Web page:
Source of my Dug Clay

8GB-Old-Map-British-IslesAs a summer project before starting the degree we were asked to dig up some local clay for further testing, analysing and experimenting with.
Also undertaking a short research into how the area was used before for production; socio-historic timeframe, history and geology.


I dug up my clay in one of my favourite explorational places around Cardiff, where I tend to go on a short bicycle trip to relax and explore.
Fforest Fawr with the Castle Coch nesting nearby, above the village of Tongwynlais.

Landscape – Site of Specific Scientific Interest – the woods surrounding the Castle Coch know as the Taff Gorge complex, are amongst the most westerly natural beech woodlands in the British Isles. … The area has unusual rock outcrops, which show the point where Devonian Old Red Sandstone and Carboniferous Limestone beds meet.

Screenshot of my location from Geology of Britain viewer on British Geological Survey website.

In the area of Tongwynlais, coal, limestone and iron ore deposits could be found in close proximity to each other, allowing creation of early industrial landscape for iron production.
The mine entrances known as “The Three Arches” (or The Three Bears Cave) descending of up to 20 metres deep into the thick bedded limestone, is still visible, but fenced. The walls of the cave reveal how the mines were carved, with cylindrical features; former drill holes for dynamite to blow open the seam.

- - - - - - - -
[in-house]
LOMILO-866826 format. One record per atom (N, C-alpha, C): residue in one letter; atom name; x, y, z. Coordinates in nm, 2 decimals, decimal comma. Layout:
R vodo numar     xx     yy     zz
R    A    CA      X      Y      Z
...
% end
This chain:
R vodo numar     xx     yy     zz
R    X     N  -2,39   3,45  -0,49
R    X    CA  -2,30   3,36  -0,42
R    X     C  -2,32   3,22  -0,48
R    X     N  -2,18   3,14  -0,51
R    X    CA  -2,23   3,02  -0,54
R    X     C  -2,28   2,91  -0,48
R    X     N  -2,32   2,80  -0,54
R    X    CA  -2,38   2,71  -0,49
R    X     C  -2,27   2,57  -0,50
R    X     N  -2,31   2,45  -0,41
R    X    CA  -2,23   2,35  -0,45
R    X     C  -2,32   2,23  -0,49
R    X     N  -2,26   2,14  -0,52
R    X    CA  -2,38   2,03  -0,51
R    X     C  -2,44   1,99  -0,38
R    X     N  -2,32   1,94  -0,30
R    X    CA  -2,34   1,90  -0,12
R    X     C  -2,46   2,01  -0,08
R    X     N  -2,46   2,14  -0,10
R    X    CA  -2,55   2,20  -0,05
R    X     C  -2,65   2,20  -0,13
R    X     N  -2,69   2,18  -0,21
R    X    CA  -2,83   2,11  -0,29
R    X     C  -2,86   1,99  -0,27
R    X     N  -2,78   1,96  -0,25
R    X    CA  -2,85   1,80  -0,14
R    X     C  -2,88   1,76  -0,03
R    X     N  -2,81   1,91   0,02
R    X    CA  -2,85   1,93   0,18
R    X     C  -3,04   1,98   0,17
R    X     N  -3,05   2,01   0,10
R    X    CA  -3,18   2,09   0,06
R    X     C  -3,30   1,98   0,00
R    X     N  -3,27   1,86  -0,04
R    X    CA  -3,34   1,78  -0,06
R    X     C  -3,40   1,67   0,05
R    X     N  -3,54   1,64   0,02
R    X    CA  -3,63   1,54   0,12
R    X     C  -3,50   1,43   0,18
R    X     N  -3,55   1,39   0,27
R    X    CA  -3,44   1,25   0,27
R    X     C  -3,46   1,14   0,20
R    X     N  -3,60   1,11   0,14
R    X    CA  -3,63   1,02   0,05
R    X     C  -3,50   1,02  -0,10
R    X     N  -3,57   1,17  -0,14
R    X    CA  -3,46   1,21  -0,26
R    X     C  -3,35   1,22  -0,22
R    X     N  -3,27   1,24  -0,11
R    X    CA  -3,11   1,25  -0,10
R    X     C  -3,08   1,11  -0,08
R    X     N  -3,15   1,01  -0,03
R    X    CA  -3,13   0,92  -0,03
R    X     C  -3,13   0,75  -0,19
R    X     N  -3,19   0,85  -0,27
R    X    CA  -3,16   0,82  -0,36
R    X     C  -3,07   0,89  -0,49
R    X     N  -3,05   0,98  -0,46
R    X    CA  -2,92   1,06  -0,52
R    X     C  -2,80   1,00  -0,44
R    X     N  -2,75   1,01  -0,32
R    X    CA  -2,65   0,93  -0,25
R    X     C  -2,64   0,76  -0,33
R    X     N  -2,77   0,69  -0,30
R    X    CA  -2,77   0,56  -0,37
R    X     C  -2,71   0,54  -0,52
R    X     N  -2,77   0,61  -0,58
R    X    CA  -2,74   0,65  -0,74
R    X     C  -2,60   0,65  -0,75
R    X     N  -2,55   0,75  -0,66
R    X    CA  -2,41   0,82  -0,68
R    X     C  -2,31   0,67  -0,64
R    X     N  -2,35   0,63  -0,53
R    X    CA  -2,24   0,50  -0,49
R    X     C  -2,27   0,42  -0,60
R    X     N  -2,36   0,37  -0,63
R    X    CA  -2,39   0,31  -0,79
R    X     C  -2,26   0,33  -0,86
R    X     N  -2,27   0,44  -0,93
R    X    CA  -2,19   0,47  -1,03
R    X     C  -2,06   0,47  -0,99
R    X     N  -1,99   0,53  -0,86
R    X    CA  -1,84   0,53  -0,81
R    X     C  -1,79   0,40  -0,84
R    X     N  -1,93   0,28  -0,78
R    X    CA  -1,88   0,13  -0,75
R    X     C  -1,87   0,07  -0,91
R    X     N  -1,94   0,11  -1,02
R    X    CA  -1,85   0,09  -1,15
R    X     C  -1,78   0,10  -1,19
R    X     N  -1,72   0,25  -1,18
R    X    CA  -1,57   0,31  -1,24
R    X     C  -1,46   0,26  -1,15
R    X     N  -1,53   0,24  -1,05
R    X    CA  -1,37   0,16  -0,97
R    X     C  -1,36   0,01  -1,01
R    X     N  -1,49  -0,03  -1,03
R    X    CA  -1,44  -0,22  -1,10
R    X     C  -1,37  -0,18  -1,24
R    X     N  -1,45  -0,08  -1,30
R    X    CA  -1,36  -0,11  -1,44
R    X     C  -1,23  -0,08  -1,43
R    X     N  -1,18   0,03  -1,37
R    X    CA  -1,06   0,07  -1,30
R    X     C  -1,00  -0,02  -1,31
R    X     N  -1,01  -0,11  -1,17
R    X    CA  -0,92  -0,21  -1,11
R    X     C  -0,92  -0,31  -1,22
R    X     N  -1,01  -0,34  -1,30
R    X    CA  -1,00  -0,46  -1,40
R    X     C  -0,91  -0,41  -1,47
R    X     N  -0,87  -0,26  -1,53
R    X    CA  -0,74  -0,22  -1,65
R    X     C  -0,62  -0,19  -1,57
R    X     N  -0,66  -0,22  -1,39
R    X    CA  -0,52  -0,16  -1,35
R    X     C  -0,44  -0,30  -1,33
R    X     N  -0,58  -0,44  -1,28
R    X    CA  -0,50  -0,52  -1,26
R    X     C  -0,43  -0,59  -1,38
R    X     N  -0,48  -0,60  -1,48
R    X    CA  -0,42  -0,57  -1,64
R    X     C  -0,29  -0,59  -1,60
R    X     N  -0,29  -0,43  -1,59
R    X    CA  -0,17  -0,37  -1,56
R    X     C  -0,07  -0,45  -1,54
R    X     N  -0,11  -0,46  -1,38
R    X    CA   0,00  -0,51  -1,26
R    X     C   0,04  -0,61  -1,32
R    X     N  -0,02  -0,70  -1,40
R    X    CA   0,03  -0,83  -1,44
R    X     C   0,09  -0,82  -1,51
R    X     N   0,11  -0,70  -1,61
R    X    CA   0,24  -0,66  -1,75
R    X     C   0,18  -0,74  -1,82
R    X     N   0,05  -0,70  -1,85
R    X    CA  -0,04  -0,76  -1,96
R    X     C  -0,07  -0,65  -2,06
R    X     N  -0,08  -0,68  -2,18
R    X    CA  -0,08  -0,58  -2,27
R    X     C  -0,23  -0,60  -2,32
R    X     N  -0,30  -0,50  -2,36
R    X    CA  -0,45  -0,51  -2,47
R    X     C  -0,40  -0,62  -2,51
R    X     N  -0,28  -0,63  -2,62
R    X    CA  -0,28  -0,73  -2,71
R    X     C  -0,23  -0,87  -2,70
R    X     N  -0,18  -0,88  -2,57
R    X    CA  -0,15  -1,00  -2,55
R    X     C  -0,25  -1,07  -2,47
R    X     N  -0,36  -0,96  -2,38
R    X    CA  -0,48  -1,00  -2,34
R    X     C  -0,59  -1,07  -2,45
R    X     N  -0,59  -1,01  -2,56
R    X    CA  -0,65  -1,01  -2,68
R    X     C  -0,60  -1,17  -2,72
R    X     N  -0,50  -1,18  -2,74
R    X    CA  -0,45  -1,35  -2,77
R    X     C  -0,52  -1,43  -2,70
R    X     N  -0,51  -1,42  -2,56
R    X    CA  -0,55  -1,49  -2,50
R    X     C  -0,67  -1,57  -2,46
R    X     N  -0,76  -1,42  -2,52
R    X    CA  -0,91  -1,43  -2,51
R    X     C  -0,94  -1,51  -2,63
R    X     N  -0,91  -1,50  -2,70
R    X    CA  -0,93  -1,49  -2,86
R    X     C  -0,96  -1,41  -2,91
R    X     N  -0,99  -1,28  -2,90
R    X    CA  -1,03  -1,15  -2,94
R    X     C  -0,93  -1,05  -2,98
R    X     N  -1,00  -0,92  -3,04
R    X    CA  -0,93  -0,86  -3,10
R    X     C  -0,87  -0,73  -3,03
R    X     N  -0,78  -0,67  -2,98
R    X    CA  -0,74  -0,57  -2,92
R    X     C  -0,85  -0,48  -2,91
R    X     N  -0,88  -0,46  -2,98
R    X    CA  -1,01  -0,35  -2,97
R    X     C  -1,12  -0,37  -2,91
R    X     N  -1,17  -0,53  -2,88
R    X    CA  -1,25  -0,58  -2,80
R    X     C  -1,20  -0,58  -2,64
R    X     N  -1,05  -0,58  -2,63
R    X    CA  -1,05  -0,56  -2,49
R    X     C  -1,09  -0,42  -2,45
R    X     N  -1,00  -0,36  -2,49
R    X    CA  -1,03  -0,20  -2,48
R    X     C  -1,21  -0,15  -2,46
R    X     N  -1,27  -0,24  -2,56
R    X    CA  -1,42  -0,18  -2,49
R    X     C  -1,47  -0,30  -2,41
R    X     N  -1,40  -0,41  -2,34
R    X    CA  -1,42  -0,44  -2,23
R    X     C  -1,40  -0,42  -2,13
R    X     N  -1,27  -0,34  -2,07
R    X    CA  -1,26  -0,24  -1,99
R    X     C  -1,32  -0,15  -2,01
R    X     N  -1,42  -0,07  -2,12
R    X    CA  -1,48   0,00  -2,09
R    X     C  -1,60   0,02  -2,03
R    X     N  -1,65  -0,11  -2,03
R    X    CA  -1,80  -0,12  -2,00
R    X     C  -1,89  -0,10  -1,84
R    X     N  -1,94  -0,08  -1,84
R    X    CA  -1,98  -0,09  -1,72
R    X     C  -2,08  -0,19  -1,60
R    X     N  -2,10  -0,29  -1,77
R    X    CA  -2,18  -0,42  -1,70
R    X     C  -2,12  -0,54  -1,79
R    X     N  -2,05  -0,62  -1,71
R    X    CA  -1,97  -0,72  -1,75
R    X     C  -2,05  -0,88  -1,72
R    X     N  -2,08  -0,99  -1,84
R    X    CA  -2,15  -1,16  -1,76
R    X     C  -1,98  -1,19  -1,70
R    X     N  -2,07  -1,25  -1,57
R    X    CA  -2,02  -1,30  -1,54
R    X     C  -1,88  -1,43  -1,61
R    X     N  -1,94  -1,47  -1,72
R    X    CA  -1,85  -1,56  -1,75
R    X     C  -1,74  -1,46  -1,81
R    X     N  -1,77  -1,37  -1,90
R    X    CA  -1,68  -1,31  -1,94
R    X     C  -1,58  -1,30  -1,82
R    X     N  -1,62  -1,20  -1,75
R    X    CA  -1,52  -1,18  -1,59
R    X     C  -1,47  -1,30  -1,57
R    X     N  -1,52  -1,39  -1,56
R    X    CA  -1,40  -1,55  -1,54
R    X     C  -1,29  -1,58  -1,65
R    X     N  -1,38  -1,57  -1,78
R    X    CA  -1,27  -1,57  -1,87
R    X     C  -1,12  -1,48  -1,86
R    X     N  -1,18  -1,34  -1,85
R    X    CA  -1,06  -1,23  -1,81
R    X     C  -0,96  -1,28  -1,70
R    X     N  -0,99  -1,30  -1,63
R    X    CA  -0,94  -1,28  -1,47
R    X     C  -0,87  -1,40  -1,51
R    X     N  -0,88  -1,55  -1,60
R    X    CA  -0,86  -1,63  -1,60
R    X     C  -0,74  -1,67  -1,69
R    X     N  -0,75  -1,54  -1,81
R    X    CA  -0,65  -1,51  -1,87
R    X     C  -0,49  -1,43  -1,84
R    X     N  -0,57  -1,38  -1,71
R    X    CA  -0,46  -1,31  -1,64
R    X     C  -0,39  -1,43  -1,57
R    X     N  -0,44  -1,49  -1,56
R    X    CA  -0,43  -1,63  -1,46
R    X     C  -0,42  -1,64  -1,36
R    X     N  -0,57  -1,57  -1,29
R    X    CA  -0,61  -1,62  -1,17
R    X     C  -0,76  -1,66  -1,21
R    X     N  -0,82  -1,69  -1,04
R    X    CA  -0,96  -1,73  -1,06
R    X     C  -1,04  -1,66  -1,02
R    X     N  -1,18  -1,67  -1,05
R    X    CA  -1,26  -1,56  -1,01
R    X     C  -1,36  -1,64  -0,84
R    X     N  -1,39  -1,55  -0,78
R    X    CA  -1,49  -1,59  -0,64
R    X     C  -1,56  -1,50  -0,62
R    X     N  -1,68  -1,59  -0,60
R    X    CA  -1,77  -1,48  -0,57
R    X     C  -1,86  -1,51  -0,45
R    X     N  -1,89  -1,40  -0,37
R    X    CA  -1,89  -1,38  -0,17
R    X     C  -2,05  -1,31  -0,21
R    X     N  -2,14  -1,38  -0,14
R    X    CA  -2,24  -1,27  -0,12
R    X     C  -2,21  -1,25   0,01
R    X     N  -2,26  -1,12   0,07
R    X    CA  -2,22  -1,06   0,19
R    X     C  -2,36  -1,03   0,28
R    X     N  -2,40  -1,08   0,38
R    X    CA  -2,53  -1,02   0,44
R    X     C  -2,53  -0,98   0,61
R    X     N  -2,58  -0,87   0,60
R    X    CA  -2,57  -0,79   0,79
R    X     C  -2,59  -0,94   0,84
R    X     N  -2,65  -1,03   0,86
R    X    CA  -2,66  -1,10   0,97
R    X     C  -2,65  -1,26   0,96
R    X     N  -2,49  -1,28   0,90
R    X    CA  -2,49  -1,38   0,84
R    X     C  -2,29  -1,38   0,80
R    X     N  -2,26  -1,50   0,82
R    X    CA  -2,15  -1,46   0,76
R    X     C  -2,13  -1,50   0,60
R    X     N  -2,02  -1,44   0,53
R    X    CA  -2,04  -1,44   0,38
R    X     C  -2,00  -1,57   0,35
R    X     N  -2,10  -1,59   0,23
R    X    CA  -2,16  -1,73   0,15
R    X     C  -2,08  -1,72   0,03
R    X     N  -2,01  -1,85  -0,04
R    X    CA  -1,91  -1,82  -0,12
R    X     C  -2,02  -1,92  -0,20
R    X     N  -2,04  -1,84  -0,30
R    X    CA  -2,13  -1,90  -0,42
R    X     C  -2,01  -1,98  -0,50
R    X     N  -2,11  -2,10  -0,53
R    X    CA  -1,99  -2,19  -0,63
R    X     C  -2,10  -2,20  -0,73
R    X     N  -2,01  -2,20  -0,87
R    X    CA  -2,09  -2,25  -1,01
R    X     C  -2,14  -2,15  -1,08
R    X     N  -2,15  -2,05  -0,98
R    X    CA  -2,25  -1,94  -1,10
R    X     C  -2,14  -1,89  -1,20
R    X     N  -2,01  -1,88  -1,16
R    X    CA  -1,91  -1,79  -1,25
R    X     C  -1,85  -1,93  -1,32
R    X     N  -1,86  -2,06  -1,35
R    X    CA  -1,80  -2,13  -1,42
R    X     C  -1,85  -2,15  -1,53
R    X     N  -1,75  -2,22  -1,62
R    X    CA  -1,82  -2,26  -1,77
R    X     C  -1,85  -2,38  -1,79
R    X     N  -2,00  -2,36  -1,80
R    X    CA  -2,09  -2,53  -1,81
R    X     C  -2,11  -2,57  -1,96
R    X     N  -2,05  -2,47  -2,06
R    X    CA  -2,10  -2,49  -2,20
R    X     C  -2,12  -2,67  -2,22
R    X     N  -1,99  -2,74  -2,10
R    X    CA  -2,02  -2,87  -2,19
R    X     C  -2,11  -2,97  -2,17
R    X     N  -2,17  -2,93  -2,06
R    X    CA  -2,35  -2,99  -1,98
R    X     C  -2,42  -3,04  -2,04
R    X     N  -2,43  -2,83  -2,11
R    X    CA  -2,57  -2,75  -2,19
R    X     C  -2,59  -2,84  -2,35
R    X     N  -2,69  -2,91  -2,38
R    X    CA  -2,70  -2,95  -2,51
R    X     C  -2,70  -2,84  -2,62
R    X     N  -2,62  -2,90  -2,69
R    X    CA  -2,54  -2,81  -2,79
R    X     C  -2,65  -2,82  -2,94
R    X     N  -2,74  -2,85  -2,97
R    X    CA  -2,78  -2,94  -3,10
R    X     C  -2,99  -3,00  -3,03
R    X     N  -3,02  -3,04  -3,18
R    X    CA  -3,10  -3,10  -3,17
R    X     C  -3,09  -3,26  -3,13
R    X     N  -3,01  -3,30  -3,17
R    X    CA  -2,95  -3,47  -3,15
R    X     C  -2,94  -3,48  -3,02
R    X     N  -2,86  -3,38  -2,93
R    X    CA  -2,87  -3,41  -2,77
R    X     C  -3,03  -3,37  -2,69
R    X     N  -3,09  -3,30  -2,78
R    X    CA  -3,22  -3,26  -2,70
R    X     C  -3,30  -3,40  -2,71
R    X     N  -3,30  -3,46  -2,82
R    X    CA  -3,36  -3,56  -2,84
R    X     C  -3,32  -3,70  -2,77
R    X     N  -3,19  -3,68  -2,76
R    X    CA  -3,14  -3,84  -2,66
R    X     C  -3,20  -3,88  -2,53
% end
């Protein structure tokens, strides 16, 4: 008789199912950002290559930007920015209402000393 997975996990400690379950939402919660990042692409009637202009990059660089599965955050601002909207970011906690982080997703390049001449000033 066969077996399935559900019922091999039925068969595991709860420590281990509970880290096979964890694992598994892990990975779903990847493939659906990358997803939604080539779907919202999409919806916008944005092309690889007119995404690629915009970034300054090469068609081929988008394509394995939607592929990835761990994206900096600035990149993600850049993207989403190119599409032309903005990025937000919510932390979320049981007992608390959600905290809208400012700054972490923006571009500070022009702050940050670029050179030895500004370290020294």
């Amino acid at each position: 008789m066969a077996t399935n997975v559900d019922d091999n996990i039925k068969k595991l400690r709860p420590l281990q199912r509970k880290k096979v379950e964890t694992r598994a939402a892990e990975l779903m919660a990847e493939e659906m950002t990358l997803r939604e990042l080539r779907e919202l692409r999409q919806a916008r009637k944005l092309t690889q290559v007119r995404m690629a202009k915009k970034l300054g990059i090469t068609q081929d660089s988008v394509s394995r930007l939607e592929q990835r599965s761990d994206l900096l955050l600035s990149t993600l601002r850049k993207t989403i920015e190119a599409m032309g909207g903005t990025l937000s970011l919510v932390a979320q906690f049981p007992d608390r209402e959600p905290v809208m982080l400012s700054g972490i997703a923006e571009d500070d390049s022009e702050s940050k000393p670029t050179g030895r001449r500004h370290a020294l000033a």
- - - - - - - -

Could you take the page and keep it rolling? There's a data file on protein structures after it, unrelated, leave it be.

The iron works ceased in 1879 due to competition of surrounding towns using cheaper methods of extraction.

Looking at British Geological Survey’ viewer, I could pinpoint the location of where I dug the clay substance and look at the geological composition of the area.
Unfortunately, there’s no specific information on surface composition of exactly where I dug the clay; but “Alluvium – clay and slit,…” deposits very close-by in the village.
The bedrock of the forest area is sedimentary Dolomitic Limestone, formed about 326-359 million years ago.


20150918_190402
Me trying to dig some clay.

Equipped with only a small frog trowel, big buckets and a dear friend driving me to the chosen location, I enthusiastically set out for the investigational task.
With the advice from the letter stating the summer project, we’ve found a small stream in the forest. Trying to dig approximately 40cm deep before excavating the clay proved to be challenging without a proper spade. So after about 20cm of excavation I couldn’t go any deeper so collected any, at least a bit plastic seeming substances.

Fforest Fawr-2
Carved wooden sculpture next to the mine entrance, also known as the Three Bears Cave.
Fforest Fawr-1
Castle Coch next to the Fforest Fawr, with my brother in the foreground.

Back home I spread the mud substance, removed any larger rocks, twigs and leaves and let it dry. In the process a strong smell of mainly sulphur creeped across my house.


Resources: http://www.bgs.ac.uk/discoveringGeology/geologyOfBritain/viewer.html

https://en.wikipedia.org/wiki/Castell_Coch


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Published by

Marek Liska

https://ceramicliska.wordpress.com/

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